Helping Homeless Women Manage Their Periods Around the World

In two short years as of this December, 18-year-old Nadya Okamoto and her organization, Camions of Care, will have managed to provide feminine hygiene care for over 48,000 individual women’s menstrual cycles.

That’s a lot of periods.

As Okamoto has pointed out many times in her advocacy work, every women on the planet has their period every month for an average of forty years of their life. Œough, despite the extremely natural need for women to have access to feminine hygiene, there were no organizations that exclusively supported menstrual care for homeless women.

And she new she had to do something.

Okamoto noticed this unmet need when she was 15-years-old during her family’s “transition” period, as she calls it. Her family became unable to afford their home for several months, and Okamoto was simultaneously in an abusive relationship. She checked herself into a shelter in Portland, Oregon, to hide bruises from her single-mother. Her family had just regained housing, but Okamoto decided to spend a weekend in the shelter. She recalled looking at the journal she’d kept during the difficult months her family had spent couch-hopping and staying with friends. Okamoto realized she had collected multiple stories about homeless women she had met who were forced to use alternative methods to maintain their periods, like toilet paper, stollen pillowcases and brown-paper grocery bags. A homeless woman on the street had told her that having her periods was the “most challenging part” of being homeless.

Later that year when Okamoto was 16-years-old in her sophomore year of high school in Portland, Oregon, she built Camions of Care, a youth-led global nonprofit whose mission is to support, celebrate and manage menstrual hygiene care for homeless women.

Through a nationwide network of over 50 Camions of Care campus chapters, more than 1,900 volunteers and a global distribution to nine different countries,

Okamoto began her undergraduate degree at Harvard University this fall while sitting as the executive director of her organization. She and her organization are now focusing on “systemic social and sustainable change.” They are hoping to do this through policy advocacy initiatives and will be announcing next steps in the coming months.

“How can we get youth involved in advocating for policy to make a larger impact in our community? That is what we are trying to answer. We want our impact to be long term and we are hoping to do that through policy change,” said Okamoto.

Her and her organization have been widely praised and featured internationally in recent weeks, including the Huffington Post and the New York Times. Okamoto spoke at TEDxPortland in April this year about menstrual hygiene being the “key to global development.” She was also named a Woman of Worth honoree at L’Oreal Paris’ annual award for her contributions and service. L’Oreal donated $10,000 to Camions of Care—enough to address 10,000 periods.

Yes, you did the math right. One dollar is enough to support a woman’s entire menstrual cycle.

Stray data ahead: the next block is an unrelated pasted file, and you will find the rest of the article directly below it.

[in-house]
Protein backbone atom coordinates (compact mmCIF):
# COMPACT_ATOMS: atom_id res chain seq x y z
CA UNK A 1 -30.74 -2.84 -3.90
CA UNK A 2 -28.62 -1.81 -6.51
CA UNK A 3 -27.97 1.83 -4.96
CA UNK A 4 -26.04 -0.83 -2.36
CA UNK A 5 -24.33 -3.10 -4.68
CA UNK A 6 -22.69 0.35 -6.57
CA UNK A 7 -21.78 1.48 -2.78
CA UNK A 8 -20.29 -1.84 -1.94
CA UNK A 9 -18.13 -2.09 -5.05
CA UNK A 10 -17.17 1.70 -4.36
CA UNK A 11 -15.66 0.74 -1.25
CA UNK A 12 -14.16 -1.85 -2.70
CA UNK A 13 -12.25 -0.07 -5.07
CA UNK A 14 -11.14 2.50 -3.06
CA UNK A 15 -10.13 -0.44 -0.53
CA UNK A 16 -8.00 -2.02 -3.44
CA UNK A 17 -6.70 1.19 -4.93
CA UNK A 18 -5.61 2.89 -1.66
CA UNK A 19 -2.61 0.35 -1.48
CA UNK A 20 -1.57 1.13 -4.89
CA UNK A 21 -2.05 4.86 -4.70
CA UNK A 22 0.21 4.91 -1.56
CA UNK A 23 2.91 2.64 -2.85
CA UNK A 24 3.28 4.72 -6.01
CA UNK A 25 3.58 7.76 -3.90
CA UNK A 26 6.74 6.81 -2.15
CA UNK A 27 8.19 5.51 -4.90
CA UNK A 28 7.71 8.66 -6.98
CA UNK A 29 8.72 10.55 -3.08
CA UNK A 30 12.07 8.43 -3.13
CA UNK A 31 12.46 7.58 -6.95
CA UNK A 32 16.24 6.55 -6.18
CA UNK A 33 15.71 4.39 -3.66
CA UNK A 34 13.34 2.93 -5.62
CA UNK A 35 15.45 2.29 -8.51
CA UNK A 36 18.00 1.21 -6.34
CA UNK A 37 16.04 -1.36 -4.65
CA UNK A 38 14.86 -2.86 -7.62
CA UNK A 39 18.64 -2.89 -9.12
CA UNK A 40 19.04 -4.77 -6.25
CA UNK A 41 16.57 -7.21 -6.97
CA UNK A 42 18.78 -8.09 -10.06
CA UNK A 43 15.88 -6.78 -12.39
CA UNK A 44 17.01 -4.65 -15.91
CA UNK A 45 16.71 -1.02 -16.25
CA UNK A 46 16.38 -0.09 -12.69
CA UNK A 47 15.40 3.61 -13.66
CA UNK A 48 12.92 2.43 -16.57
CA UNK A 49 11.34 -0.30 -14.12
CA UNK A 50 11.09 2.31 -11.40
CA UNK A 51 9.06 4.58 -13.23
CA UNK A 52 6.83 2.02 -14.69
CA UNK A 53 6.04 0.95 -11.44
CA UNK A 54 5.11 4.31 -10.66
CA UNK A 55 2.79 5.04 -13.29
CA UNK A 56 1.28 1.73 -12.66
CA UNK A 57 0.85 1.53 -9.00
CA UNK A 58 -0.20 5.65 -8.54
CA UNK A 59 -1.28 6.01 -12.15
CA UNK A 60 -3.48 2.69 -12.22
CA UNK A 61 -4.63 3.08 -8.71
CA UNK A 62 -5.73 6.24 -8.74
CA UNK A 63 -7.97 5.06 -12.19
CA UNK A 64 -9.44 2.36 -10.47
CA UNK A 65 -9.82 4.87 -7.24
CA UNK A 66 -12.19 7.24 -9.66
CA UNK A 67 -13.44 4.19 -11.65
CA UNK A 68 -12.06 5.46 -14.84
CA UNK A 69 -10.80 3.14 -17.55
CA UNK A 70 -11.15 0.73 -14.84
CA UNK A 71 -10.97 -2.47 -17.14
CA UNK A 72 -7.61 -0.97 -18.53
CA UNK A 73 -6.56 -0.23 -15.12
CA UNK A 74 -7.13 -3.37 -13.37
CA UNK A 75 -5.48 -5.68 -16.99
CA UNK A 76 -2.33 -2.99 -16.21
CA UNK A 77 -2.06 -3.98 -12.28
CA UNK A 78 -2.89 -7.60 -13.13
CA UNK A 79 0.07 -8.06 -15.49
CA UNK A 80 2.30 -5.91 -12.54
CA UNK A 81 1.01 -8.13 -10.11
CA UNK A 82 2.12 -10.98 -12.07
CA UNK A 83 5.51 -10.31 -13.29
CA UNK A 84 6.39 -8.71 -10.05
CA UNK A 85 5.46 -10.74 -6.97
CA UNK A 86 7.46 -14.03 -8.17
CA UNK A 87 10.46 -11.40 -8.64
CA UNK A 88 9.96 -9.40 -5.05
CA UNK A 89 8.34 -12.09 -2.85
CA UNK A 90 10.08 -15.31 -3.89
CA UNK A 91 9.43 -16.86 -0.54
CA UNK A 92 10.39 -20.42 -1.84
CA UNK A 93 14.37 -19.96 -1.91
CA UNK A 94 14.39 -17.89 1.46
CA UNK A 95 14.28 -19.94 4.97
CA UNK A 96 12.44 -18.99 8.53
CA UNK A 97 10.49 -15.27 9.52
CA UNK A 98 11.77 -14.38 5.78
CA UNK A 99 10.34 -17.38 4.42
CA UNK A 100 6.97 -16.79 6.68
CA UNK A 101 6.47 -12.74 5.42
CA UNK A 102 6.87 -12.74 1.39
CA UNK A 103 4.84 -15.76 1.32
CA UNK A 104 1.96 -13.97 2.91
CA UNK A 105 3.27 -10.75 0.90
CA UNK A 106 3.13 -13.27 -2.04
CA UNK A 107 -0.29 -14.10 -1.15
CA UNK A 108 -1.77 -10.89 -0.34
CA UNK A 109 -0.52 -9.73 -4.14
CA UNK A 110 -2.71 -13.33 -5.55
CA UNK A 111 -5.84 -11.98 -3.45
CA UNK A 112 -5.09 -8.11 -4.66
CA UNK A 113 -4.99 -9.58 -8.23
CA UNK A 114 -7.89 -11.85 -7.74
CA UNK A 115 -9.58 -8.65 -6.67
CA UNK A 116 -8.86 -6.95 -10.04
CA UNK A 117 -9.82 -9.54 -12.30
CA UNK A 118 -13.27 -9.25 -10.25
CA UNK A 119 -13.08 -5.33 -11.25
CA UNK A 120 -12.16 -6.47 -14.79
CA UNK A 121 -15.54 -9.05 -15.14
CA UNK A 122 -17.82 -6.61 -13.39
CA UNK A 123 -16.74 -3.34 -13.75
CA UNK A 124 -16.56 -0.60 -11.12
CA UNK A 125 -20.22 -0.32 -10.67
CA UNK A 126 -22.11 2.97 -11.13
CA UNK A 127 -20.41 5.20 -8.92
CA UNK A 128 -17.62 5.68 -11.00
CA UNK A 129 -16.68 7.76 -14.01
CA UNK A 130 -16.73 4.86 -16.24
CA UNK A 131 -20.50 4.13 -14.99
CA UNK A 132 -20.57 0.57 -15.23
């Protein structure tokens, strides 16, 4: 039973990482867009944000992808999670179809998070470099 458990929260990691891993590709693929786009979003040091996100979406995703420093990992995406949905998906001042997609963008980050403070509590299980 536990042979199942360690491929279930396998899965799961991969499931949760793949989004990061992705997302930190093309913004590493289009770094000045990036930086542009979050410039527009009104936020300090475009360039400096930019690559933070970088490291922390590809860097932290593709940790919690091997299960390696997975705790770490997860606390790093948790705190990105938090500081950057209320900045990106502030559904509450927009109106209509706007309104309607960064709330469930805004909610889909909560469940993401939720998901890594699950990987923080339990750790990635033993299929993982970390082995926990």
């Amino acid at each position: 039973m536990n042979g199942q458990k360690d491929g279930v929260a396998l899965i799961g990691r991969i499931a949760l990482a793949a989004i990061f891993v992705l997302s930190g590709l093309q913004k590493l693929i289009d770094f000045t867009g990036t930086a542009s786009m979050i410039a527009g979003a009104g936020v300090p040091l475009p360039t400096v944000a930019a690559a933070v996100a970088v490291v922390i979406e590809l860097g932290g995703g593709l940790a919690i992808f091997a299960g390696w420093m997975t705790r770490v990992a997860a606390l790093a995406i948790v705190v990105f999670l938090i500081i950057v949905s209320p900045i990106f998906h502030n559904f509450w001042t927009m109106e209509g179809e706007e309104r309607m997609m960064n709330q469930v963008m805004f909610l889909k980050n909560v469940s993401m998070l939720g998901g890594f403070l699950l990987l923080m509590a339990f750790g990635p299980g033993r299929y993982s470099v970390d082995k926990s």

“Start conversations. Engage others and ponder why we may be so nervous to talk about something so natural,” said Okamoto. “You can donate, invest in the menstrual movement, help us make menstrual hygiene more accessible for all. Play a part in providing another woman with everything she needs for an entire menstrual cycle. One dollar addresses one period!”

Beyond the United States, periods are a global issue, and the stigma and severity women face varies from border to border. In Kenya, girls miss an average of 4.9 days of school each month because of inadequate menstrual hygiene. In rural Uganda, girls miss up to eight days of school each term. In India, 70 percent of reproductive diseases are caused by poor menstrual hygiene.

Besides a severe lack of availability for homeless women, a single box of tampons costs an average of $6–8 in most drug stores, which could be the difference between eating dinner or going hungry for a woman on the street.

“Menstrual hygiene products are not often prioritized,” Okamoto said on NPR program “The Takeaway.” She added: “Women are more often resorting to using toilet paper and most commonly brown-paper grocery bags from what we’ve talked to them about. And using brown-paper grocery bags just has a lot of risk in terms of skin infections or general discomfort.”

Her desire for social good has driven Okamoto down other unique paths of advocacy. Last month, just hours after the United State’s presidential election results came flooding in, Okamoto opened up her Huffington Post contributor platform to anyone who wanted to share their personal or emotional reaction to the results. By the time President-Elect Donald Trump’s acceptance speech was over, she had received over 30 responses. She stayed up all night with one of her good friends from Harvard, Joshua Lee, to sort through the responses and make sure everyone who submitted a story was heard. As of this week, over 240 reactions have been published, including my own.

“It’s been a very cathartic and healing process. It’s been really wonderful for both of us,” said Okamoto over the phone after staying up all night posting stories. Between actively helping run her organization, being a student, and dancing on Harvard University’s competitive hip hop team, Okamoto seems calm and passive about pulling an all-nighters. “I can easily stay up all night for things like this. I feel much more myself when I’m advocating for a cause.”



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